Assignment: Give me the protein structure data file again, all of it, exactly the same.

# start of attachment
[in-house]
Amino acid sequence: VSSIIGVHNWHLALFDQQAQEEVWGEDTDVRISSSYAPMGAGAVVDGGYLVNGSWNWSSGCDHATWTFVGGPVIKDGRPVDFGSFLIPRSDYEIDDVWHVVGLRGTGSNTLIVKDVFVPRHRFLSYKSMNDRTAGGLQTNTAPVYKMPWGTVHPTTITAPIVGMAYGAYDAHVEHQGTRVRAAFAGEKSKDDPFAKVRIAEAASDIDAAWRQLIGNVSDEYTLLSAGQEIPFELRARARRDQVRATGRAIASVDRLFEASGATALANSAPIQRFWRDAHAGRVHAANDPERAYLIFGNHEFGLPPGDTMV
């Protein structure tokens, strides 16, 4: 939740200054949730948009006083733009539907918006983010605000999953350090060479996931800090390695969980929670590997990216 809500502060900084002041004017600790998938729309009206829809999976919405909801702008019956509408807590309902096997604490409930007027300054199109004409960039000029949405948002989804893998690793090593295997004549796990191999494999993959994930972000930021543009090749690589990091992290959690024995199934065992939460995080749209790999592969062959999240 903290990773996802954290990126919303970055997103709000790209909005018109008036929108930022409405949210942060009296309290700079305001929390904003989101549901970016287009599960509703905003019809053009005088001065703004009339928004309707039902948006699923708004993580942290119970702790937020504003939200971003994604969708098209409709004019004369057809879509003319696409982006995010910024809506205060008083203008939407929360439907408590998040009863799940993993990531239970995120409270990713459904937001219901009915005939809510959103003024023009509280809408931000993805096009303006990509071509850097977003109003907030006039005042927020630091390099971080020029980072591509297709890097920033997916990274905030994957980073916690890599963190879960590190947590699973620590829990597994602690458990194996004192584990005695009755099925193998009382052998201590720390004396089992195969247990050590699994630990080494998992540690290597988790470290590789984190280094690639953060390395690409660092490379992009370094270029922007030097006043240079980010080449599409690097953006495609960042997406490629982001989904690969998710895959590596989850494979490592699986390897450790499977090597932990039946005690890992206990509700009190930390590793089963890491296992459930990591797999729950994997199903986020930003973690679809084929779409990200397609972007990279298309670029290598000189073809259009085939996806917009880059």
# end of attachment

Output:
[in-house]
Amino acid sequence: VSSIIGVHNWHLALFDQQAQEEVWGEDTDVRISSSYAPMGAGAVVDGGYLVNGSWNWSSGCDHATWTFVGGPVIKDGRPVDFGSFLIPRSDYEIDDVWHVVGLRGTGSNTLIVKDVFVPRHRFLSYKSMNDRTAGGLQTNTAPVYKMPWGTVHPTTITAPIVGMAYGAYDAHVEHQGTRVRAAFAGEKSKDDPFAKVRIAEAASDIDAAWRQLIGNVSDEYTLLSAGQEIPFELRARARRDQVRATGRAIASVDRLFEASGATALANSAPIQRFWRDAHAGRVHAANDPERAYLIFGNHEFGLPPGDTMV
């Protein structure tokens, strides 16, 4: 939740200054949730948009006083733009539907918006983010605000999953350090060479996931800090390695969980929670590997990216 809500502060900084002041004017600790998938729309009206829809999976919405909801702008019956509408807590309902096997604490409930007027300054199109004409960039000029949405948002989804893998690793090593295997004549796990191999494999993959994930972000930021543009090749690589990091992290959690024995199934065992939460995080749209790999592969062959999240 903290990773996802954290990126919303970055997103709000790209909005018109008036929108930022409405949210942060009296309290700079305001929390904003989101549901970016287009599960509703905003019809053009005088001065703004009339928004309707039902948006699923708004993580942290119970702790937020504003939200971003994604969708098209409709004019004369057809879509003319696409982006995010910024809506205060008083203008939407929360439907408590998040009863799940993993990531239970995120409270990713459904937001219901009915005939809510959103003024023009509280809408931000993805096009303006990509071509850097977003109003907030006039005042927020630091390099971080020029980072591509297709890097920033997916990274905030994957980073916690890599963190879960590190947590699973620590829990597994602690458990194996004192584990005695009755099925193998009382052998201590720390004396089992195969247990050590699994630990080494998992540690290597988790470290590789984190280094690639953060390395690409660092490379992009370094270029922007030097006043240079980010080449599409690097953006495609960042997406490629982001989904690969998710895959590596989850494979490592699986390897450790499977090597932990039946005690890992206990509700009190930390590793089963890491296992459930990591797999729950994997199903986020930003973690679809084929779409990200397609972007990279298309670029290598000189073809259009085939996806917009880059």